Publication: The Sun
New York, NY, United States
The union laborers on J. T. Story's wharves, Walinbout basin, refused to unload scab-loaded coal yesterday. They did not interfere with non-union men employed. On Newtown creek, at the head of Grand street, the coal laborers not only quit work but made a demonstration against the boatmen and the cartmen who stood read to transfer the coal if it were unloaded. A cargo was consigned to the Brookfield glass works near that place. The strikers objected to the employees of the works handling the coal. A force of police from the Graham avenue station drove the strikers from the wharves and allowed the glass works men to get at the coal. They soon quit, however, on the plea that they were not able to handle it. The cartmen on these wharves finally refused to cart the coal unless the boats were unloaded by union men. Probably the men in the glass works would not have used the coal is it had been brought to them. Trouble is expected along the water front on account of the reception of coal by the sugar refineries. The sugar men now ship coal in their own boats and have their own laborers to handle it. It is said that the union men employed in many capacities about these refineries will be called out. Should this report prove true, there is a likelihood that these union men might be able to stop the ferryboats from running by calling out the union men employed on and about the ferries. There is talk of an indignation meeting to be held by friends of the strikers in Grand Army Hall, Badford avenue and North street, Williamsburgh.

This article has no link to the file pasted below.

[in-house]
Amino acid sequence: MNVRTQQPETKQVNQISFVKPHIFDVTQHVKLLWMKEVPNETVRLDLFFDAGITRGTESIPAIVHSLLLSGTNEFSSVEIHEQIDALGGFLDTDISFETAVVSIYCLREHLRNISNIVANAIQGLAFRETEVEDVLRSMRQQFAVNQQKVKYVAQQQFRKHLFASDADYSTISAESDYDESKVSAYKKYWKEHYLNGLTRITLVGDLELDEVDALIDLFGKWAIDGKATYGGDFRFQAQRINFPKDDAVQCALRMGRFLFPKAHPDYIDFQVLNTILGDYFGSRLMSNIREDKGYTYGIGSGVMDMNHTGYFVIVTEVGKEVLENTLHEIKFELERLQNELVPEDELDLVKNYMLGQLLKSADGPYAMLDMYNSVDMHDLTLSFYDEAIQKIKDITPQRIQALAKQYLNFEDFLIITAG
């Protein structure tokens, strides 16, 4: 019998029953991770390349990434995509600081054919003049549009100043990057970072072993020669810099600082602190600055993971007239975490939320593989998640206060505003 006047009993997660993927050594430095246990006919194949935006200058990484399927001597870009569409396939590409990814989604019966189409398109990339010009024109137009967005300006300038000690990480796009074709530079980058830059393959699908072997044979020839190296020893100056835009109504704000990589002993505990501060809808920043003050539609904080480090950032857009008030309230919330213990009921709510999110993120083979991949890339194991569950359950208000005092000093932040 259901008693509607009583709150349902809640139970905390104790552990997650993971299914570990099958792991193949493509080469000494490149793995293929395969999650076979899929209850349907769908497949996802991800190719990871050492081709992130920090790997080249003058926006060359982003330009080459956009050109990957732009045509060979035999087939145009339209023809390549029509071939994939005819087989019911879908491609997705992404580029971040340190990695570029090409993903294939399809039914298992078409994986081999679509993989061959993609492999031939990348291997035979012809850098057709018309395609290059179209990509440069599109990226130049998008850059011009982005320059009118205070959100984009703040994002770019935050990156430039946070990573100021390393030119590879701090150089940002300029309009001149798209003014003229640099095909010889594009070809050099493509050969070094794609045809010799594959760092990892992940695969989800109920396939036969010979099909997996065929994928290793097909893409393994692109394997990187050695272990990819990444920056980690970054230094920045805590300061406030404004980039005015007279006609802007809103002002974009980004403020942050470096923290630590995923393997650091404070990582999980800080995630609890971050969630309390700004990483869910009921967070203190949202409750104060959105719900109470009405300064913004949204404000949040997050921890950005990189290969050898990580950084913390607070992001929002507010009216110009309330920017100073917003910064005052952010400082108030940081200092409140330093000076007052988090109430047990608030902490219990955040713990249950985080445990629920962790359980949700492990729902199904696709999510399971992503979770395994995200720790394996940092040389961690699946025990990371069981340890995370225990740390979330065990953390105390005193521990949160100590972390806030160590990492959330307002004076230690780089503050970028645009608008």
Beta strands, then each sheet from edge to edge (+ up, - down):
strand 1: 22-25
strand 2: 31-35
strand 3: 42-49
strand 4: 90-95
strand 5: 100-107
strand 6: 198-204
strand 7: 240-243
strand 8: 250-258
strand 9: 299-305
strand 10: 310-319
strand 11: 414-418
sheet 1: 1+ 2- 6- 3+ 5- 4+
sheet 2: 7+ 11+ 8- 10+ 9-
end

The longshoremen at the Brooklyn docks yesterday refused to handle any of the freight that came from the Old Dominion Company, but did not interfere with the green hands at Prentice's and the other stores. More than 600 men were on strike yesterday. Late last night the longshoremen were still in session at their hall in Columbia street and Atlantic avenue.